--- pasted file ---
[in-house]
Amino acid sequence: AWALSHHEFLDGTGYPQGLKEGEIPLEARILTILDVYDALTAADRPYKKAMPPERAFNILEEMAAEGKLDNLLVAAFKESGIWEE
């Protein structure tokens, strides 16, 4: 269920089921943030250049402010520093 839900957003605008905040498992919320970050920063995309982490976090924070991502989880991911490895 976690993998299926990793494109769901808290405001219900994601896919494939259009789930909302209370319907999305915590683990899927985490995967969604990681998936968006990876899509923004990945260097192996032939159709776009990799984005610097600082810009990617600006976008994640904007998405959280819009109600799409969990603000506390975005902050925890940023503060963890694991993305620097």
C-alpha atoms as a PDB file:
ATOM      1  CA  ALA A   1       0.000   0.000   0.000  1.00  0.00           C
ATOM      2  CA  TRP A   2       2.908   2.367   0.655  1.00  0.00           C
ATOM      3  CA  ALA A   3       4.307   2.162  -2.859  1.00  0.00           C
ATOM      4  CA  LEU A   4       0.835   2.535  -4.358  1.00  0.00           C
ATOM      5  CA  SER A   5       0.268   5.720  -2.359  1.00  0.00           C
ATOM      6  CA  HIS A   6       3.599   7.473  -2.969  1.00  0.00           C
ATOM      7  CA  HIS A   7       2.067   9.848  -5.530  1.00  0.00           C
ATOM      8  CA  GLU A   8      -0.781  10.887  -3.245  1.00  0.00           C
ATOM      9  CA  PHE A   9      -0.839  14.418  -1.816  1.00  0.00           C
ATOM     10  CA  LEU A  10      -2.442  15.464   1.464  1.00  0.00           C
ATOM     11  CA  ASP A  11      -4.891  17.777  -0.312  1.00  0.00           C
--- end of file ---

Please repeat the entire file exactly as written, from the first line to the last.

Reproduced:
[in-house]
Amino acid sequence: AWALSHHEFLDGTGYPQGLKEGEIPLEARILTILDVYDALTAADRPYKKAMPPERAFNILEEMAAEGKLDNLLVAAFKESGIWEE
């Protein structure tokens, strides 16, 4: 269920089921943030250049402010520093 839900957003605008905040498992919320970050920063995309982490976090924070991502989880991911490895 976690993998299926990793494109769901808290405001219900994601896919494939259009789930909302209370319907999305915590683990899927985490995967969604990681998936968006990876899509923004990945260097192996032939159709776009990799984005610097600082810009990617600006976008994640904007998405959280819009109600799409969990603000506390975005902050925890940023503060963890694991993305620097």
C-alpha atoms as a PDB file:
ATOM      1  CA  ALA A   1       0.000   0.000   0.000  1.00  0.00           C
ATOM      2  CA  TRP A   2       2.908   2.367   0.655  1.00  0.00           C
ATOM      3  CA  ALA A   3       4.307   2.162  -2.859  1.00  0.00           C
ATOM      4  CA  LEU A   4       0.835   2.535  -4.358  1.00  0.00           C
ATOM      5  CA  SER A   5       0.268   5.720  -2.359  1.00  0.00           C
ATOM      6  CA  HIS A   6       3.599   7.473  -2.969  1.00  0.00           C
ATOM      7  CA  HIS A   7       2.067   9.848  -5.530  1.00  0.00           C
ATOM      8  CA  GLU A   8      -0.781  10.887  -3.245  1.00  0.00           C
ATOM      9  CA  PHE A   9      -0.839  14.418  -1.816  1.00  0.00           C
ATOM     10  CA  LEU A  10      -2.442  15.464   1.464  1.00  0.00           C
ATOM     11  CA  ASP A  11      -4.891  17.777  -0.312  1.00  0.00           C